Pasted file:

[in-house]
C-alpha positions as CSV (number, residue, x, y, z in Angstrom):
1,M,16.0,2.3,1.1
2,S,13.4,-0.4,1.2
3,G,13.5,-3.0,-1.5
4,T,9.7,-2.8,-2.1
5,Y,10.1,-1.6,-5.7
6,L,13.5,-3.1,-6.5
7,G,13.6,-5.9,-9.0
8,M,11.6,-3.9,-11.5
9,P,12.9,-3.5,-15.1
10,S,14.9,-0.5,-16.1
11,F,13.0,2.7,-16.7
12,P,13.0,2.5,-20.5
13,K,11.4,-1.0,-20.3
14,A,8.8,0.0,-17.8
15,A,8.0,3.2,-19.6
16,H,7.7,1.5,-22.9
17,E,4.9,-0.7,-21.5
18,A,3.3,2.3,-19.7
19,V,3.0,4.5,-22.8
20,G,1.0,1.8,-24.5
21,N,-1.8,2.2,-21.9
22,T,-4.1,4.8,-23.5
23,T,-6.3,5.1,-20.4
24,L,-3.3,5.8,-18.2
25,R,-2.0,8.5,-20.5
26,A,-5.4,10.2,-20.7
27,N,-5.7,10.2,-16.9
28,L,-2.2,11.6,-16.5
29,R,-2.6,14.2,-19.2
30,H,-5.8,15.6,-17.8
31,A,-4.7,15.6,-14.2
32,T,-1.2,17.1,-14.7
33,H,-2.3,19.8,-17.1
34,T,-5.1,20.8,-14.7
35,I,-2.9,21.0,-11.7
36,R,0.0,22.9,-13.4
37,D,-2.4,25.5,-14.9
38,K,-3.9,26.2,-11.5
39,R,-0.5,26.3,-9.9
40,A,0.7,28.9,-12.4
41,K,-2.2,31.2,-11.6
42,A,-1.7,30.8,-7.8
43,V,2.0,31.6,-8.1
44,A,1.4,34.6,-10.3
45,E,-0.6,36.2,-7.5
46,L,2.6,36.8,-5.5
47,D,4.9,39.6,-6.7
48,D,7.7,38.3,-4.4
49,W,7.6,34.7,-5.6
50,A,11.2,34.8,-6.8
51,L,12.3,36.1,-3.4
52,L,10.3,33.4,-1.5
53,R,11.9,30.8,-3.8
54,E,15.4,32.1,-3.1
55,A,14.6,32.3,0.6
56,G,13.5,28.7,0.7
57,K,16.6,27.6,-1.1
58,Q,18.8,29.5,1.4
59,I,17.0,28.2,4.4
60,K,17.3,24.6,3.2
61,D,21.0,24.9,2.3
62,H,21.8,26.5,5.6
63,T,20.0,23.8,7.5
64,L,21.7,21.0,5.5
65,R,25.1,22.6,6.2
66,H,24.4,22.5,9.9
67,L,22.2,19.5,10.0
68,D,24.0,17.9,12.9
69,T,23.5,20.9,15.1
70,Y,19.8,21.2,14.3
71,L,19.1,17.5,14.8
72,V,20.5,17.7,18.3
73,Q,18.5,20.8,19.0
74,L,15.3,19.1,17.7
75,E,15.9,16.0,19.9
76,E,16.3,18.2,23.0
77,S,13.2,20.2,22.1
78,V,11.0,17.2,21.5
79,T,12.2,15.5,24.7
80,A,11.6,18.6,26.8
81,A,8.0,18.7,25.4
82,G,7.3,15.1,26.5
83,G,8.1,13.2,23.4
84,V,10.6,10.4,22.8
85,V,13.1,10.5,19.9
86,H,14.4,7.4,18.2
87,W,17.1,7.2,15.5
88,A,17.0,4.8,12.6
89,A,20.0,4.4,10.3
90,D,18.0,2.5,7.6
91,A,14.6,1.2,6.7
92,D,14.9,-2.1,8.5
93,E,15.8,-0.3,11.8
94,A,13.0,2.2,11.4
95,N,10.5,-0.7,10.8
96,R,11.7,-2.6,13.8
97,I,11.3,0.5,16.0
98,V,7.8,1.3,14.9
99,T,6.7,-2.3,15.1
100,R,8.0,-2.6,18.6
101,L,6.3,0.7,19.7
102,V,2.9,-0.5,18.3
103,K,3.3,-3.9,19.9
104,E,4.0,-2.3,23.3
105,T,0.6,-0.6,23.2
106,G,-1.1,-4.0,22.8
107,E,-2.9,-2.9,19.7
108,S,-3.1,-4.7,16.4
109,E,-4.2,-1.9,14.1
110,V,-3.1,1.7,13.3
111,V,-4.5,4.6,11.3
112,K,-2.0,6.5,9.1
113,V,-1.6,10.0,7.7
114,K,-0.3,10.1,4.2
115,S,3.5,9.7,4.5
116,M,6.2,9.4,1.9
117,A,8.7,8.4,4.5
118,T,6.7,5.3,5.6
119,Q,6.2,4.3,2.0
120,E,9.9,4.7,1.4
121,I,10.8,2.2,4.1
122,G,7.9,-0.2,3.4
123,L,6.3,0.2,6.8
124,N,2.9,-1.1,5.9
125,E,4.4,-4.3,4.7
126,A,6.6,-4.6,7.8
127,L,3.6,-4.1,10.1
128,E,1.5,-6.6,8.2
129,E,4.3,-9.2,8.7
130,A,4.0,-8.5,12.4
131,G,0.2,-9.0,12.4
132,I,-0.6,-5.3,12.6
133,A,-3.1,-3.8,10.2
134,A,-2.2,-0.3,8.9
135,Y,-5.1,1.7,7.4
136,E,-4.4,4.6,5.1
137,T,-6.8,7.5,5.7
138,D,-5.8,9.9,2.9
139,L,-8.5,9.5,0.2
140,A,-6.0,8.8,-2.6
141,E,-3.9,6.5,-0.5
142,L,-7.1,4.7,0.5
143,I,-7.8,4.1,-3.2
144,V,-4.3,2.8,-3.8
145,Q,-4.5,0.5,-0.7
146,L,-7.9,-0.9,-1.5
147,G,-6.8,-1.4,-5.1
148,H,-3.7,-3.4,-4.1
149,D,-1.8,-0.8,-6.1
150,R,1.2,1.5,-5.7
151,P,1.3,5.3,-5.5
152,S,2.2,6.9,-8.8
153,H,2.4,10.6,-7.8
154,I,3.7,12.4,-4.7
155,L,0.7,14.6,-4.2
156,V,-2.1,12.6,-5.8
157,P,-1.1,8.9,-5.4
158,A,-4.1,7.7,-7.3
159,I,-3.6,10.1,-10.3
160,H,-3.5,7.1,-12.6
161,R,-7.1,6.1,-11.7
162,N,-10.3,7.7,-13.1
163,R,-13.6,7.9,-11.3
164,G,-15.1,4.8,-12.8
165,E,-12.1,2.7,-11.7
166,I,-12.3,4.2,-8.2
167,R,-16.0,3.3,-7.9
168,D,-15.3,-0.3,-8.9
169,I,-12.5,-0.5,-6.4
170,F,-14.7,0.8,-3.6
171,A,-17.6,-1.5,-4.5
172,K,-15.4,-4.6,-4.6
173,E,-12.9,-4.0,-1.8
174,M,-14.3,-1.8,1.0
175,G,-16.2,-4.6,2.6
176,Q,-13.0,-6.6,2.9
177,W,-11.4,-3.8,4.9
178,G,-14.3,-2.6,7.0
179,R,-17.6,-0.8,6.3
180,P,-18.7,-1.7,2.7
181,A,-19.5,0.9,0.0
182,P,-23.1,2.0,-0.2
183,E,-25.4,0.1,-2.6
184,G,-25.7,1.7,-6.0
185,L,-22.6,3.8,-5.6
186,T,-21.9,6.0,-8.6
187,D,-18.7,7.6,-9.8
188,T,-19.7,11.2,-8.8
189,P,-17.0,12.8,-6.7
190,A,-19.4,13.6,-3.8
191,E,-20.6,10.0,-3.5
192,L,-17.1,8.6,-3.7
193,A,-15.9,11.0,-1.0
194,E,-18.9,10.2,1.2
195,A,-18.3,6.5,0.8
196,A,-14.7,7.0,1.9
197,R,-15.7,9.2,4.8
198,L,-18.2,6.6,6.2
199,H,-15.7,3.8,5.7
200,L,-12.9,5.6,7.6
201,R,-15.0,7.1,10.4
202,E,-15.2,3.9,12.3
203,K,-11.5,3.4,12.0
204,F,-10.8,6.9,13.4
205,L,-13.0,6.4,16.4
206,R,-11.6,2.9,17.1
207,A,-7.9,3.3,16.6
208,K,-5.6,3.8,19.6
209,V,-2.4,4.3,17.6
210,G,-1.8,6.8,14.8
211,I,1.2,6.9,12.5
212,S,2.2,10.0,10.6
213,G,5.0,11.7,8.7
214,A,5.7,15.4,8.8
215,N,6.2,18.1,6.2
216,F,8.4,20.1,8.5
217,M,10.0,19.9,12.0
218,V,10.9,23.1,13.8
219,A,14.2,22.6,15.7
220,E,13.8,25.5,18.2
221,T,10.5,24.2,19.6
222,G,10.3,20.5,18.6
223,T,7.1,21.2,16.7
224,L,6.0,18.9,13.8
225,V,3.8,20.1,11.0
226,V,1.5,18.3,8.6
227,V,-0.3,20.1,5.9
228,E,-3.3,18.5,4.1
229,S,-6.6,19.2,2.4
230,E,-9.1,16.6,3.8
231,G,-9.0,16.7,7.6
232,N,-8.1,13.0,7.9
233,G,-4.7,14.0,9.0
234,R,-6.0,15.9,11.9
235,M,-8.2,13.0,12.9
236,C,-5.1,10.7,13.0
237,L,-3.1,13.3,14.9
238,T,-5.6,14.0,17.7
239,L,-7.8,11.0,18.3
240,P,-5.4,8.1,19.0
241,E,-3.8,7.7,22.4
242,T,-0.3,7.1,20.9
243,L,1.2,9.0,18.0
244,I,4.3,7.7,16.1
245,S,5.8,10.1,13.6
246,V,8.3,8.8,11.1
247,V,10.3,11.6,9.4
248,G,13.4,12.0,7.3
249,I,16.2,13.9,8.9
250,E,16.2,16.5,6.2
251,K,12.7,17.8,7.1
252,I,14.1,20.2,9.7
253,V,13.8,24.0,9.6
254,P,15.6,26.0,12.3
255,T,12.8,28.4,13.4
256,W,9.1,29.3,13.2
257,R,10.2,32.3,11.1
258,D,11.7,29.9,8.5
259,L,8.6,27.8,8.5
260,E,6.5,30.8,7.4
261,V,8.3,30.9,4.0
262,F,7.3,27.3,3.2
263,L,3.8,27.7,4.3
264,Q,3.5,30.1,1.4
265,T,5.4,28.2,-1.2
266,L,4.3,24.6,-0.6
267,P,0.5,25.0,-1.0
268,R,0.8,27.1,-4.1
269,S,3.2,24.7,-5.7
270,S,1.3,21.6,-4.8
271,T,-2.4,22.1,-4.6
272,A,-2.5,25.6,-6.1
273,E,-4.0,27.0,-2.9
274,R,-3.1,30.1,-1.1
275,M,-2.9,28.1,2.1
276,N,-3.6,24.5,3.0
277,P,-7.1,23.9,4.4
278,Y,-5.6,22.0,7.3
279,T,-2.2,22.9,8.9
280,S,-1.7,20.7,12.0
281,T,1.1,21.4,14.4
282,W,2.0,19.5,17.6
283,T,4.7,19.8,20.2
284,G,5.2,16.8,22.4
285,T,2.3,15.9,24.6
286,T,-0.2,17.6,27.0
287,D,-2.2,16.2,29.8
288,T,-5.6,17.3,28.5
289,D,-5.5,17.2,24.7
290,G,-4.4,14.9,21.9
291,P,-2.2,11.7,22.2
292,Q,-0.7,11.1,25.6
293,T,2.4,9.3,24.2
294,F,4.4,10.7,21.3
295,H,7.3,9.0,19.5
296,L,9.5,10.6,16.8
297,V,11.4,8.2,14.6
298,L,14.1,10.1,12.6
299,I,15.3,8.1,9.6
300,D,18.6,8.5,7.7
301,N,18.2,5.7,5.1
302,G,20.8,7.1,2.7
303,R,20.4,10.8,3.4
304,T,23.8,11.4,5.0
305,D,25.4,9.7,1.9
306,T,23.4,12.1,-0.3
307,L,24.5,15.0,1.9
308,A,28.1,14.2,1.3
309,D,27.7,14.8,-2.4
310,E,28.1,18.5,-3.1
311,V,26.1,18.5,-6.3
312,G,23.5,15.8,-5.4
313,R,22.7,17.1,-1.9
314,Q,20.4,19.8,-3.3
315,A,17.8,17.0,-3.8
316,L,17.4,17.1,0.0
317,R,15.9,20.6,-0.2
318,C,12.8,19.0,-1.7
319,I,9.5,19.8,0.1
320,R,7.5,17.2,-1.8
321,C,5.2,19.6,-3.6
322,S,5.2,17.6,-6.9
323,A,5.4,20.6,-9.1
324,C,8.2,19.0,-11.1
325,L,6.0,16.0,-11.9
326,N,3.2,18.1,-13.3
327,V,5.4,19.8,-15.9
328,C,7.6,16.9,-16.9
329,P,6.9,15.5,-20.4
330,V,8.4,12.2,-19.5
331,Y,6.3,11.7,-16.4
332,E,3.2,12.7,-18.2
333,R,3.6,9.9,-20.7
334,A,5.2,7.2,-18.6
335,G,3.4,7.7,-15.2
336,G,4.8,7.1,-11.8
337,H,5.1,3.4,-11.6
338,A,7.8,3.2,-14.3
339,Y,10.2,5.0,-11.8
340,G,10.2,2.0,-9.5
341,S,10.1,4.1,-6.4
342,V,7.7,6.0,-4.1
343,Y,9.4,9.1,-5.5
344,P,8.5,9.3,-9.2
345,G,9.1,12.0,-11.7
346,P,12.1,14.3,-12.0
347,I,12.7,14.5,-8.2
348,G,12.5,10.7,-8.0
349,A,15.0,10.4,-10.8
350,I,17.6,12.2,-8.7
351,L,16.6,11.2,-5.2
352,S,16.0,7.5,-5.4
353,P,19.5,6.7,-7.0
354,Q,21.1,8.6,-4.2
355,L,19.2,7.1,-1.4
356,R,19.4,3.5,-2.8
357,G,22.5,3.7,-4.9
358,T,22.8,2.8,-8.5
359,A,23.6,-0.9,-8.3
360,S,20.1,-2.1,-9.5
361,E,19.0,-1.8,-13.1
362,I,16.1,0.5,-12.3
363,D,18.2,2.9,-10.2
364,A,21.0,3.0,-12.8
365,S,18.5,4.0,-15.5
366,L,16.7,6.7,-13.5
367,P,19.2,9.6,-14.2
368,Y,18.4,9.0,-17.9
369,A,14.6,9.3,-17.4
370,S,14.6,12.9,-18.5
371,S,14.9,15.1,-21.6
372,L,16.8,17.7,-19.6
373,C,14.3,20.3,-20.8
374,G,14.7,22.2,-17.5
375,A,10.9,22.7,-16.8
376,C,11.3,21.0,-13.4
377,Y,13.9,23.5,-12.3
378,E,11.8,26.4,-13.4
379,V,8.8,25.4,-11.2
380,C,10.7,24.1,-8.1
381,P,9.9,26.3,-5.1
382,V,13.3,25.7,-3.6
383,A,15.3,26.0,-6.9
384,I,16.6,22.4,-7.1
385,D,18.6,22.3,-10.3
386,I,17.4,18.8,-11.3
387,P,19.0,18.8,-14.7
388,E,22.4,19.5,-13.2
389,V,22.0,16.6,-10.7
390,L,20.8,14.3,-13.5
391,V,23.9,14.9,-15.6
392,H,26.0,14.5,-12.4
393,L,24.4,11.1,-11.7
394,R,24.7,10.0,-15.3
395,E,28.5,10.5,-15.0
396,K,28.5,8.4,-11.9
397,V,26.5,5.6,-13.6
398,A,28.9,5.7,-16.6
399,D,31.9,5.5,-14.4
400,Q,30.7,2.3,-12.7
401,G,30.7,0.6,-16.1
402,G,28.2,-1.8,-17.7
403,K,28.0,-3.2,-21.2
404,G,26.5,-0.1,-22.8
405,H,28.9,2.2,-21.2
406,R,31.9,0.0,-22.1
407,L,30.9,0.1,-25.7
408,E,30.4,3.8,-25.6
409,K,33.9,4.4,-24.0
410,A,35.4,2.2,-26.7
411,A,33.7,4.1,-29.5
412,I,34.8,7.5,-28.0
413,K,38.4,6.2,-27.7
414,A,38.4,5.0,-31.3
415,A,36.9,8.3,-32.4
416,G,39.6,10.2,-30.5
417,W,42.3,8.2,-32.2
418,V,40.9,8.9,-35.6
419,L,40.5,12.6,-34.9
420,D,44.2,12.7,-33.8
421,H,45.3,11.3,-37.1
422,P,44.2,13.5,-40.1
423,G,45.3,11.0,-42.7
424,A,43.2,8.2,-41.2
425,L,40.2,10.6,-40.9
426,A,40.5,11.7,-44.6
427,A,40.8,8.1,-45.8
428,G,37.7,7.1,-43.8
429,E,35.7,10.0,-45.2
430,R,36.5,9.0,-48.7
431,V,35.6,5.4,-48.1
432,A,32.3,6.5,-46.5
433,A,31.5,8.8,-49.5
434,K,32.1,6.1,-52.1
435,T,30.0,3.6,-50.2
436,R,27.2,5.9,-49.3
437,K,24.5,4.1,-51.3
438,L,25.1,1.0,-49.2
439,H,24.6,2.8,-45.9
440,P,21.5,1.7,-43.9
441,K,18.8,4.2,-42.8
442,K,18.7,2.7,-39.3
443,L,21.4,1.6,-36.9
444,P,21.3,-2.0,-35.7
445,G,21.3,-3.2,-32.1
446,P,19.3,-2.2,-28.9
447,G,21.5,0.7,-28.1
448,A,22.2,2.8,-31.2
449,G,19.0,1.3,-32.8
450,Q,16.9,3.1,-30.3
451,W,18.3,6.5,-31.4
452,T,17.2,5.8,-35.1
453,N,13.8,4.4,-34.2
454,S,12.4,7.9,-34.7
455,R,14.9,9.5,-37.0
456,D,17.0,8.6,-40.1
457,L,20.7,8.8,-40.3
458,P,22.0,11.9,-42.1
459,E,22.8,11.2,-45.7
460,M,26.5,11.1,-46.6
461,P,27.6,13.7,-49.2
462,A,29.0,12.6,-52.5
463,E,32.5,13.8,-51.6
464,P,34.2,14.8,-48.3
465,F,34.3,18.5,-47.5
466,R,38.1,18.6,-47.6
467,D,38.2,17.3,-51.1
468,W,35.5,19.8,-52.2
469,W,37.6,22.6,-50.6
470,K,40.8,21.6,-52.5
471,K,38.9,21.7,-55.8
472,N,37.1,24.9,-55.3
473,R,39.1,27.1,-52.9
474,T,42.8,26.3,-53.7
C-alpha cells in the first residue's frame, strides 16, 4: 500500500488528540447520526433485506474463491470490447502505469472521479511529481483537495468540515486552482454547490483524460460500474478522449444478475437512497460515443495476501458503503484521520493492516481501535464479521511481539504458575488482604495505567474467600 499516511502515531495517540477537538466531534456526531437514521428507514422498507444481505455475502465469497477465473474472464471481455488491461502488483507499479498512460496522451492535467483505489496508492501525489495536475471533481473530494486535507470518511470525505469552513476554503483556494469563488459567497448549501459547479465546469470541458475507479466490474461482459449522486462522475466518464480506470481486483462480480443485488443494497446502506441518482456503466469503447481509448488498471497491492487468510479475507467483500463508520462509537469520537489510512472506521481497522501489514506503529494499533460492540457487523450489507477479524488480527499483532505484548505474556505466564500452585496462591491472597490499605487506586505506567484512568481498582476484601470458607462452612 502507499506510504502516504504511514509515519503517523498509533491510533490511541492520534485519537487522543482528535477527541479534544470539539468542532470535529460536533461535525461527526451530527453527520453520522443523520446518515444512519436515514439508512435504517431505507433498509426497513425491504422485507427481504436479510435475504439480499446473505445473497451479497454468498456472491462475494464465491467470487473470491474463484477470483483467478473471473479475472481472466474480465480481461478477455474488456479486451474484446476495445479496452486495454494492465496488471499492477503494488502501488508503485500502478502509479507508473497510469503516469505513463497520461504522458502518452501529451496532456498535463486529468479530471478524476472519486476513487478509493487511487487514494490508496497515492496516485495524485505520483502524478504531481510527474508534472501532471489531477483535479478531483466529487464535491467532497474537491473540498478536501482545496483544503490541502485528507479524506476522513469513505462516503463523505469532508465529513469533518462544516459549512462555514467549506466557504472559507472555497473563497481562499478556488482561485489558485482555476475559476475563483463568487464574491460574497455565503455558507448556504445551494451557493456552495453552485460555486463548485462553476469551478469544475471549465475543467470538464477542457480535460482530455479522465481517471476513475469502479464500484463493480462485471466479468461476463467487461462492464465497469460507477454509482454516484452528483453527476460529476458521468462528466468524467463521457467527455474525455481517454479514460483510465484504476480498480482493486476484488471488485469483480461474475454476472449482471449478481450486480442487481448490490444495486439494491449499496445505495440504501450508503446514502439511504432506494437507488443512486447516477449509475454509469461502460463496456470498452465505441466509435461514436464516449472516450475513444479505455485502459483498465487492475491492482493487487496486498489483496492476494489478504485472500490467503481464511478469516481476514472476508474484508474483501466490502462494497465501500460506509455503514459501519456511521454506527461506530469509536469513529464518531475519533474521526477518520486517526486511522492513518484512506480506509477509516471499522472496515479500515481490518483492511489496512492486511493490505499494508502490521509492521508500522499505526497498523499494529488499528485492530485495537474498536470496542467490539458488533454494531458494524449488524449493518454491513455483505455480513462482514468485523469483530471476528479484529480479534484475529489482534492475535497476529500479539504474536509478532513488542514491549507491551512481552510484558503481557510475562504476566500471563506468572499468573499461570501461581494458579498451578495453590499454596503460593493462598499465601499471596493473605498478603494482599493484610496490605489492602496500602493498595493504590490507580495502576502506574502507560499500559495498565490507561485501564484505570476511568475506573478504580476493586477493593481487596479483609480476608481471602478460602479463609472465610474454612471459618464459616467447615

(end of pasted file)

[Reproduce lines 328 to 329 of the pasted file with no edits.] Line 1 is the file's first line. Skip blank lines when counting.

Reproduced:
326,N,3.2,18.1,-13.3
327,V,5.4,19.8,-15.9